Landlord seeks new club to replace Felt, shut by state over ownership screwup


The owners of a Washington Street building that has been home to a restaurant or nightclub for decades say they have at least five serious potential operators who want to replace Felt, shut by state authorities earlier this year when they discovered the people running the club were not the same people listed as its owners.

Lawyers for the landlord - the Beldekas family - and for the two ownership groups listed in different documents as Felt's owners appeared before the Boston Licensing Board asking for some time to straighten out the ownership mess so that the Beldekases can find a new operator for the club, which has been in operation under a variety of names since 1960.

Liquor-license holders are not supposed to just sit on licenses and have to ask the licensing board for permission to seek new buyers or operators. The liquor license is the club's only real asset and without it, the family might not be able to find a new tenant for the space. Because of a state limit on the number of liquor licenses in Boston, licenses now typically go for $300,000 on the open market.

At issue is an ownership change in 2009, when Felt Enterprises LLC transferred ownership of Felt to Felt Enterprises, Inc., which had some of the same principals, but also some new owners. Only nobody notified the state Alcoholic Beverages Control Commission, which finally noticed the discrepancy this year and shut the place down.

The lawyers asked for six months to find a new operator and get it up and running. Board member Suzanne Ianella shook her head in disbelief. Ianella and the other two board members vote Thursday on whether to give the ownership groups more time and, if so, how much.

This afternoon, Felt had a small "For Rent" sign in one of its front windows.



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Licenses should not be assets.

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This is a practice that really needs to be phased out. Liquor licenses and taxi medallions should be non-transferrable, and not become capital assets that can be traded for huge profits.

Thanks, updated original post

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They mentioned the Adams House. The lawyer was busy reciting a list of every single place that had occupied the space since when Ferrer gently told him to get to his next point.

It actually has a VERY long history

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This may well be the oldest site in Boston for dining and drinking. Its history as a public house goes back to 1745 when the Lamb Tavern opened, actually a few doors away where the Paramount Theatre is now (at 555 Washington St.). In 1844 the old Lamb Tavern was torn down and replaced with the Adams House, a hotel as well as a restaurant and bar. The Adams House went through two buildings on the site before it was torn down for the Paramount (which opened in 1932). At that time the Adams House's owners moved down the street, gave up the hotel business, and became just a restaurant and bar called the New Adams House. Yes, they were still in business in the 1970s, maybe even the '80s, as Ron has noted. If I recall correctly, there was another nightclub on the site between the New Adams House and Felt.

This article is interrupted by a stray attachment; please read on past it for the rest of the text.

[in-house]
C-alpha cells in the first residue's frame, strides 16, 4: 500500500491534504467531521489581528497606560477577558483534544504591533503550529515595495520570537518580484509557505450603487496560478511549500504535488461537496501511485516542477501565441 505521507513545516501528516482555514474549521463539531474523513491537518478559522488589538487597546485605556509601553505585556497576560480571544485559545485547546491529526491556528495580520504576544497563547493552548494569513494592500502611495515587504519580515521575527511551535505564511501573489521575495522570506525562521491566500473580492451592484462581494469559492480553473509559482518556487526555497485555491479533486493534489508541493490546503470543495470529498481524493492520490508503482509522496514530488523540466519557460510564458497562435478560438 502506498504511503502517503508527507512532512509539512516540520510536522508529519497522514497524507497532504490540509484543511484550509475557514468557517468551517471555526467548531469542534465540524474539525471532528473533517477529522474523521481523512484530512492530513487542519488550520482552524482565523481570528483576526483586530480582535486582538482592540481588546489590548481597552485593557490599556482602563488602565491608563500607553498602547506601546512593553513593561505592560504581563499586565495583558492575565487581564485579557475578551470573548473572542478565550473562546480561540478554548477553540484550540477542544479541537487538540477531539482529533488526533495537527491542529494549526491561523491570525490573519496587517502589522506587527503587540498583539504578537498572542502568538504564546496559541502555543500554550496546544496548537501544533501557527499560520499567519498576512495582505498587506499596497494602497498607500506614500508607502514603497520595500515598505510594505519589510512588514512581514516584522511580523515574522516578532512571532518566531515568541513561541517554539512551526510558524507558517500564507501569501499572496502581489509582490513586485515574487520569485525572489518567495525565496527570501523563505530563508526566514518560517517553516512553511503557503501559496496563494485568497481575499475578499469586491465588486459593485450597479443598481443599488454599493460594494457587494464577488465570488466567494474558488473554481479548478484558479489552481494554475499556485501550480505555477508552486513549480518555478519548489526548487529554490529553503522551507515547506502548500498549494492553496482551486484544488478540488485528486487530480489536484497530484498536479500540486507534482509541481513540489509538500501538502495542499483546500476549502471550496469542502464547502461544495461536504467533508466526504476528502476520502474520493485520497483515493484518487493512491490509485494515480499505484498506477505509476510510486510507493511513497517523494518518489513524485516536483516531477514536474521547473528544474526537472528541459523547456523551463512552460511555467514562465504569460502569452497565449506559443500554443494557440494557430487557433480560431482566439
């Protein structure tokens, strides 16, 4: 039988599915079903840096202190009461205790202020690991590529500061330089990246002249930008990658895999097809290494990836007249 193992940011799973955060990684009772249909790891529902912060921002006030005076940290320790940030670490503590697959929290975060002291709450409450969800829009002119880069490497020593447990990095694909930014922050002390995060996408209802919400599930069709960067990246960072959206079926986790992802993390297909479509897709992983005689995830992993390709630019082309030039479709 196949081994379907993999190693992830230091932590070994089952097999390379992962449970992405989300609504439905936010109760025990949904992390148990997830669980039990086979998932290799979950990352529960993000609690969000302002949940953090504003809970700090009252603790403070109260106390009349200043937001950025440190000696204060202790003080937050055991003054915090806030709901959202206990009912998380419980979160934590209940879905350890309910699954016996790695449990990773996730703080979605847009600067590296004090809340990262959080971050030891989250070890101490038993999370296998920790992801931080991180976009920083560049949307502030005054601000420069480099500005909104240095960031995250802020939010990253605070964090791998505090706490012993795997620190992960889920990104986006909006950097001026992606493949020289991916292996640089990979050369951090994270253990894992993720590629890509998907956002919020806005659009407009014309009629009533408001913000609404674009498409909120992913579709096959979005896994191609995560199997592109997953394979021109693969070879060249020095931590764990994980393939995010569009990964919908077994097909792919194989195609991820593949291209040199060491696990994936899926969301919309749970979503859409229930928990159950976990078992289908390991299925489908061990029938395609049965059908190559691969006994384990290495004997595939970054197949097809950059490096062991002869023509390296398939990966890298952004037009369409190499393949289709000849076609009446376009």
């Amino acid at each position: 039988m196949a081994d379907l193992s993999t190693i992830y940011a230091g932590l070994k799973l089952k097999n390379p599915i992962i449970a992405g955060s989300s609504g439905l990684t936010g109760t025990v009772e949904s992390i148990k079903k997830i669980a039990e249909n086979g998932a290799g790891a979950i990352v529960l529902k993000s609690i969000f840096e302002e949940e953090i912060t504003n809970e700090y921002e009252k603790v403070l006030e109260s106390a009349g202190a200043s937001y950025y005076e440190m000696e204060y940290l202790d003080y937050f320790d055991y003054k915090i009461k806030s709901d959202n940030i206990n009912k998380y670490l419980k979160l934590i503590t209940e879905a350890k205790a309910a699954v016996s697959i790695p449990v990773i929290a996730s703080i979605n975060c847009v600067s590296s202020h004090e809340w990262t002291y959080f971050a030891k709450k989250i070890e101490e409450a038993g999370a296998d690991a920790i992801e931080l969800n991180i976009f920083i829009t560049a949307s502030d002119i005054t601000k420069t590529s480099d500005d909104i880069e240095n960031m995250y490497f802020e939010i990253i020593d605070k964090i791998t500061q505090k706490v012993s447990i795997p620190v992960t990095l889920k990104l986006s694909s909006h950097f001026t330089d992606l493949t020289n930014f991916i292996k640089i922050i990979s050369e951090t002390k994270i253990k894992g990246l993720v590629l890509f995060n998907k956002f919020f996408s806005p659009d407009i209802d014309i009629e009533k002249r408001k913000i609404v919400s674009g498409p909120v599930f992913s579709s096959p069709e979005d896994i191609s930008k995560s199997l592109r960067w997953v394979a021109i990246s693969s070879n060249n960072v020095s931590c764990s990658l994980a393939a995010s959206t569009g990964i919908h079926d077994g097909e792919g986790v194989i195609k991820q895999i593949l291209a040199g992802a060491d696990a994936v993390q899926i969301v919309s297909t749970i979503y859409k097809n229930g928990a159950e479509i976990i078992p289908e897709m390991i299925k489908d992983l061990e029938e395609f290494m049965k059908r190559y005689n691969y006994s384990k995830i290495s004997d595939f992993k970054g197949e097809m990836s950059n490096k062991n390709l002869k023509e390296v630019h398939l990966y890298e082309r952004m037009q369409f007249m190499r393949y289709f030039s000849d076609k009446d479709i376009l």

The building itself goes back to the 1870s or '80s; and a 1938 atlas says that it was owned by the "President & Fellows of Harv. College", presumably as an investment property. Harvard once owned a lot of buildings in downtown Boston.

Bonehead regulators

Aren't there enough For Rent, For Lease, and For Sale signs on Washington Street for the mayor? Can they think of any new ways to kill social and night life? Make it harder and more expensive to do business? Were any of the different owners convicted felons at least so to justify the action? Which one of their friends wanted one of the too constricted number of liquor licenses freed up?

You can't blame the mayor for this one

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The ABCC is strictly a state agency. And none of this would have happened if the ownership had just filed the damn paperwork - in fact, to help the process along, the landlord actually reduced their rent a couple years back, so it's not like the Otherside Cafe situation.

Technically, the Boston Licensing Board is a state agency as well - its members are appointed by the governor (although their offices and hearings are in City Hall, their stationery has the city seal on it and the current chairwoman used to work in the city legal department).